Extend Protective Netting At Baseball Stadiums

Chicago Cubs center fielder Albert Almora Jr. dropped to one knee during the fourth inning last May, hands over his face in horror. He had just watched a foul ball fly off his bat and strike a 2-year-old girl in the head, fracturing her skull. The incident, every baseball hitter’s nightmare, was not a one-off. Last month, a fan was hit during a Chicago White Sox game and another during a Los Angeles Dodgers game.

Last year, a 79-year-old woman died from a foul ball that flew over the netting behind home plate at Dodger Stadium. This season has seen a number of foul ball injuries, reigniting a debate about whether to extend protective netting at baseball stadiums. Kris Bryant, Almora’s teammate on the Cubs, wants to see more safety precautions taken. “It’s so sad,” Bryant said to an ESPN reporter after the May 29 game at Minute Maid Park. “I don’t know what we can do. Let’s just put fences up around the whole field. They think any safety measure we can take to make sure fans are safe, we should do it.”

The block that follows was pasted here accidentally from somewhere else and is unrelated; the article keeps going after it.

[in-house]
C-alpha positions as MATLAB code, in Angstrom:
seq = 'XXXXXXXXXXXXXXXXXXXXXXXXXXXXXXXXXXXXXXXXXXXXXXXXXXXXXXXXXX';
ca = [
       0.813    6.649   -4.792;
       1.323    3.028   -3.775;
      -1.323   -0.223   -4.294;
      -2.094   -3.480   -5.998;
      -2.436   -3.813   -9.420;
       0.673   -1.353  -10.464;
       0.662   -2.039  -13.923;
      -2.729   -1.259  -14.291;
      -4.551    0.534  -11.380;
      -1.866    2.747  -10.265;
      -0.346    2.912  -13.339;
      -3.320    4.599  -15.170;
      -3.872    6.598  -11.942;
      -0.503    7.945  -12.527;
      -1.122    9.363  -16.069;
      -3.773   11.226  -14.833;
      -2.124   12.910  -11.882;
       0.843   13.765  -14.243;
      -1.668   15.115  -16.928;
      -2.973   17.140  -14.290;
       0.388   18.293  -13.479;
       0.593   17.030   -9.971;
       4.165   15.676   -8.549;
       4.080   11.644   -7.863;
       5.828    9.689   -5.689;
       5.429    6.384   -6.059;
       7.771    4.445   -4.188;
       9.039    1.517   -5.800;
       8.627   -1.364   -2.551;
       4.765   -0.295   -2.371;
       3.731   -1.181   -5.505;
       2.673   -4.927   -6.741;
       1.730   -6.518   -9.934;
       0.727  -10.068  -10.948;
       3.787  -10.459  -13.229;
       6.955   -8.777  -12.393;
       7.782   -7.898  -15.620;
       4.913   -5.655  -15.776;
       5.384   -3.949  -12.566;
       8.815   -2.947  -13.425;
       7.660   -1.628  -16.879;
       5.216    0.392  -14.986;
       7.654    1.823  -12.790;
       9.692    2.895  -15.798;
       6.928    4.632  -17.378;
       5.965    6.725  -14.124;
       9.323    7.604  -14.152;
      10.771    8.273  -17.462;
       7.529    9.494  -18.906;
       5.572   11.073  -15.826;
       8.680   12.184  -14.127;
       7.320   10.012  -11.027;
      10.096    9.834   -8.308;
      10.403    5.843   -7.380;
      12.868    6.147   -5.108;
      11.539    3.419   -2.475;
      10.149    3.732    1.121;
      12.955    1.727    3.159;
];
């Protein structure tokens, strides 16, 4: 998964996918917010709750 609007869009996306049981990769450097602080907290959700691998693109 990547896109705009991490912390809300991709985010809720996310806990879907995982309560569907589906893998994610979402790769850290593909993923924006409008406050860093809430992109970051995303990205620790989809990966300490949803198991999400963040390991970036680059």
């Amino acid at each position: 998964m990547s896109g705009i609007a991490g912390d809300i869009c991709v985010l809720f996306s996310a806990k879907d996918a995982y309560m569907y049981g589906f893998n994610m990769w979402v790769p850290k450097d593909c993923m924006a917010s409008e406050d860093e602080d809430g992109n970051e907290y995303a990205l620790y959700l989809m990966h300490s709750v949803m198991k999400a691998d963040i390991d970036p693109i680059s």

Still, as more people are injured, players and fans continue to push for better safety. In 2018, all 30 MLB teams extended their netting around home plate. The Major League Baseball Players Association has twice called for netting from foul pole to foul pole, modeled after Japanese baseball stadiums. But there’s been resistance, including the argument that netting would obstruct the view of high-priced seats. MLB Commissioner Rob Manfred has also said that while fan safety is important, it would be difficult to adopt uniform standards.

“They’ve made tremendous strides in the last four years in terms of the amount of netting in ballparks,” Manfred said Monday during an interview with ESPN’s Mike Golic. “The way They’ve achieved that is we have work with the clubs individually, recognizing that each ballpark is different in terms of the way it’s laid out; so in terms of the infrastructure that’s in place and we have constantly encouraged them to make improvements.”

So far, the only team to undertake the pole-to-pole safety precaution is the White Sox. The Dodgers, Washington Nationals, Texas Rangers and Pittsburgh Pirates all plan to extend their stadium netting this season. Manfred said he expects more discussions about netting extensions at all parks to happen in the off-season.